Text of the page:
32-bit virtual operating system, and a term as President of
the Data General Users Group. (A good insight in to the
state of the minicomputer industry at that time can be
gained by reading the 1982 Pulitzer Prize winning book "The
Soul of a New Machine" by Tracy Kidder. It
documents the adventures of the team designing a new Data
General MV-8000 minicomputer.)
Personal Computer Coordinator
BHP IT (May 1984)
In March 1983, I took on the role of Personal Computer
Coordinator for BHP. It was forward thinking on the part of
Peter Littlejohn, then head of BHP IT. With almost no PCs in use
within the company and the IBM PC only just released in Australia, we were
proactive in setting policies and guidelines for the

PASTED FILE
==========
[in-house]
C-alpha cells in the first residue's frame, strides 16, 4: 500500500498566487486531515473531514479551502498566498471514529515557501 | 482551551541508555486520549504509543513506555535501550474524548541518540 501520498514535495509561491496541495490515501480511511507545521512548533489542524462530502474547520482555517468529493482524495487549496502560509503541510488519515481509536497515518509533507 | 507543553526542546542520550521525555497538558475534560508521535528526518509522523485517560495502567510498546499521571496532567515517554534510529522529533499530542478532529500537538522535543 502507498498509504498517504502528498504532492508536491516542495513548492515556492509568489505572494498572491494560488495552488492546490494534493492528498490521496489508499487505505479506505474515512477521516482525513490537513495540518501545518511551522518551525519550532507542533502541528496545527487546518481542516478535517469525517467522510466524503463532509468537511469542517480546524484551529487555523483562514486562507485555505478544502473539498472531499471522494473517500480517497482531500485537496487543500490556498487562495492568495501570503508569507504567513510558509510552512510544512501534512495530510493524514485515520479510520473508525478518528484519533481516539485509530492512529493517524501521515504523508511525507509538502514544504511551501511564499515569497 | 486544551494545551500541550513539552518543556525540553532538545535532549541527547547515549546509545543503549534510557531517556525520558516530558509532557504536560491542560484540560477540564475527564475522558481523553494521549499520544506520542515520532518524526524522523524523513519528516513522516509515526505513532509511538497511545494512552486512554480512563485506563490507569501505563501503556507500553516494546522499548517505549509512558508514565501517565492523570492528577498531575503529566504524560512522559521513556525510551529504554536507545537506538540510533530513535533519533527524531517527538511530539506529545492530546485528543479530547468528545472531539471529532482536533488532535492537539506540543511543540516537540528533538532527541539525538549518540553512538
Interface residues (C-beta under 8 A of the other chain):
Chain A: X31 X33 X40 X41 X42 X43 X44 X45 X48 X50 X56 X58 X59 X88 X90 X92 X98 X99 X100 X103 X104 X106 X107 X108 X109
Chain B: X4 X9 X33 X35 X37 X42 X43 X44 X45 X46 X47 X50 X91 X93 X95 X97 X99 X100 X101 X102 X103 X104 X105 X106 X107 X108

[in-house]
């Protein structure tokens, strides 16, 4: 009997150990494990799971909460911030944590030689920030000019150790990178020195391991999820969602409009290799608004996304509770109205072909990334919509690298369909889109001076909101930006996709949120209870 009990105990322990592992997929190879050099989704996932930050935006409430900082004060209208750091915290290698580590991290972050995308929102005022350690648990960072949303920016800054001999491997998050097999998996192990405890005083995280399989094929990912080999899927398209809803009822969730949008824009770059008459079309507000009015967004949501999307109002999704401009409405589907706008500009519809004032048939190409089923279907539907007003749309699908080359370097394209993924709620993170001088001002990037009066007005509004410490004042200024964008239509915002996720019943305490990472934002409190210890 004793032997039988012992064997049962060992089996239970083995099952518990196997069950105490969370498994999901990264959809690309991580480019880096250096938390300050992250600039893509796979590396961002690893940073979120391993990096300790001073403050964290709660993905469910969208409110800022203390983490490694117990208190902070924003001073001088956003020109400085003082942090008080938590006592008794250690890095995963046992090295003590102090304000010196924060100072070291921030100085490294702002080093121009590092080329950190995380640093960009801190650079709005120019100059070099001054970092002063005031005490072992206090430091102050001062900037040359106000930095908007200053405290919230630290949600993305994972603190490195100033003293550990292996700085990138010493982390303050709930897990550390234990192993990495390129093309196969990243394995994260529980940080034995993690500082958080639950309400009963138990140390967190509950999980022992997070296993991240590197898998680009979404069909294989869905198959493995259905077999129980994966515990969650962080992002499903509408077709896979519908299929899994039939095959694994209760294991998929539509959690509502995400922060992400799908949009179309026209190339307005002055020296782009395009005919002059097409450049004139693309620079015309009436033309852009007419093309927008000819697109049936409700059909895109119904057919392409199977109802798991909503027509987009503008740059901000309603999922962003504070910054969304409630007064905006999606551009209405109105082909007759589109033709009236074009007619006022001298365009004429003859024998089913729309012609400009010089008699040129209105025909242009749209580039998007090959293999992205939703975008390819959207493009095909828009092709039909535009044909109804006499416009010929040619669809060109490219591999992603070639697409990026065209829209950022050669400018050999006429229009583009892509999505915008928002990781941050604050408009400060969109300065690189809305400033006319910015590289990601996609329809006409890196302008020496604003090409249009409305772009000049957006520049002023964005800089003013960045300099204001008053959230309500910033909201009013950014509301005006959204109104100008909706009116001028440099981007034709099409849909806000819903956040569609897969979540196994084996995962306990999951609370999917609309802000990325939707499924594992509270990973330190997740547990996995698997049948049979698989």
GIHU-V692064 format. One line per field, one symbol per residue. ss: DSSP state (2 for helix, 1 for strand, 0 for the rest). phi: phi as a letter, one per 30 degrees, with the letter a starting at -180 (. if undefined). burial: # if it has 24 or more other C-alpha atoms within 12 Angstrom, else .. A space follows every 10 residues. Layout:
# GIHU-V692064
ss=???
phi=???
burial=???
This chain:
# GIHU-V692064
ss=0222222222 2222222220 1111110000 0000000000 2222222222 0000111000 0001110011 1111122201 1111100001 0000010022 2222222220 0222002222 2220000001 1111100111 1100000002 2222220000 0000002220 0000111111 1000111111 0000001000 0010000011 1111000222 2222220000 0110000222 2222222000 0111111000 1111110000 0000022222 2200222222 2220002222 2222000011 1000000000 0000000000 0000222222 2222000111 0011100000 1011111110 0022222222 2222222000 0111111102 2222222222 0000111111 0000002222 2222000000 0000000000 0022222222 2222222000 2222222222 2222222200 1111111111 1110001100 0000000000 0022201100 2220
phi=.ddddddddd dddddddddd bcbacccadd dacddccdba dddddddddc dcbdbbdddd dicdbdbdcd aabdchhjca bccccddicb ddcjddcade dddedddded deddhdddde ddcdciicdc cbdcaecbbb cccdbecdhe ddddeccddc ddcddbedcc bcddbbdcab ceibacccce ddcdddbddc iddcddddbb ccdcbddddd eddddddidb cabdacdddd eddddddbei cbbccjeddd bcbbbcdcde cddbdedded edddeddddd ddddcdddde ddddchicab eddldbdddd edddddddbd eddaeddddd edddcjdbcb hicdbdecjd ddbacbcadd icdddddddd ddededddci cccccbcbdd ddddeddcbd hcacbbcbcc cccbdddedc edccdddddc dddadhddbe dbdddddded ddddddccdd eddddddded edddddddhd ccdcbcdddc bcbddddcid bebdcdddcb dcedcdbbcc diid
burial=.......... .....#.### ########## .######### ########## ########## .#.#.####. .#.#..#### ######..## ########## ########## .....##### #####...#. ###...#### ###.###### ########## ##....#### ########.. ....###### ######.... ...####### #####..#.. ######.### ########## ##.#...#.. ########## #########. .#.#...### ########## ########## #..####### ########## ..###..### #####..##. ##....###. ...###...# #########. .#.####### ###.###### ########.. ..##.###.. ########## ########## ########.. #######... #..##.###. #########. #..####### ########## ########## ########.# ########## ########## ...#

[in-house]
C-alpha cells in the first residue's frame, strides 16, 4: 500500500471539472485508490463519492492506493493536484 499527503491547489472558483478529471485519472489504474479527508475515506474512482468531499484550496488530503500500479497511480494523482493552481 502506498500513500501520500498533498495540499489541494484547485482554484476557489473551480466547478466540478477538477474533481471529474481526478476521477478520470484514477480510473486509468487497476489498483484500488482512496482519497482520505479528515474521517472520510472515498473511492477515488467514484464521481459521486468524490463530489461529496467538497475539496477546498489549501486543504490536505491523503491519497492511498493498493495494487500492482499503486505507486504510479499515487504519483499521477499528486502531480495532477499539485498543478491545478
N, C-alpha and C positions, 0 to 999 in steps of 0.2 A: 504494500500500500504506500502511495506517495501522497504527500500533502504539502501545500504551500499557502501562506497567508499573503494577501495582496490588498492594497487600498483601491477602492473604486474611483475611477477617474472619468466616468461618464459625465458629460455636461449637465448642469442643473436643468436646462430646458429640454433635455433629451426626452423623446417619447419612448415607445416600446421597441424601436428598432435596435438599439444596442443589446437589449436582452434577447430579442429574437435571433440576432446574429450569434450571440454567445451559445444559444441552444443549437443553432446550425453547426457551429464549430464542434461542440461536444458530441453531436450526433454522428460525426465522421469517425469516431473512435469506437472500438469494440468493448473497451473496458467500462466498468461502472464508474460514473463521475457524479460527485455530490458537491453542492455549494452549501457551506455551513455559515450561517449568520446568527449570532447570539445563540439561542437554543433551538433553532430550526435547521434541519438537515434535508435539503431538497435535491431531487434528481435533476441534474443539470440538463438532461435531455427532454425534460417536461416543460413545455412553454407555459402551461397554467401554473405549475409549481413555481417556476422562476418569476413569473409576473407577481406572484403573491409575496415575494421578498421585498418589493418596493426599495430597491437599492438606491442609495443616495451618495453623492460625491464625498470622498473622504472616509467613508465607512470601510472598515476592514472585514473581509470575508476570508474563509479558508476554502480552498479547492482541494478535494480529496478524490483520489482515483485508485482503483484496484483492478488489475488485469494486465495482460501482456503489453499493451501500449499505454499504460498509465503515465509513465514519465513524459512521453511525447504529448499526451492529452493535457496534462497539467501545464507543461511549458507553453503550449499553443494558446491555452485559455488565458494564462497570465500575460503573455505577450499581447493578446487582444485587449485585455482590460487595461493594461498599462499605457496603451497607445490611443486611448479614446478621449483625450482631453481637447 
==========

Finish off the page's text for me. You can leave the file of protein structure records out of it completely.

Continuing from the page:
introduction of PCs. The IT departments of many other organisations ended up
getting involved with PCs far too late which saw them playing
catch in the minds of their internal clients for years.
I set up a Personal Computing Support Centre at BHP's
Head Office which had direct responsibility for the support of
personal computing in Melbourne. I also performed a
coordination/advisory role elsewhere in the BHP group.
I had a
research budget that enabled me to bring in products from
the USA and evaluate them. I chose MultiMate as BHP's word
processing standard, as it was written to be similar to the
Wang word processing systems then in wide use within the company.
I also chose Lotus 1-2-3 as BHP's spreadsheet standard at a
time when everyone was predicting Microsoft Multiplan would
be the next big thing.
Saturday, 21 January 2006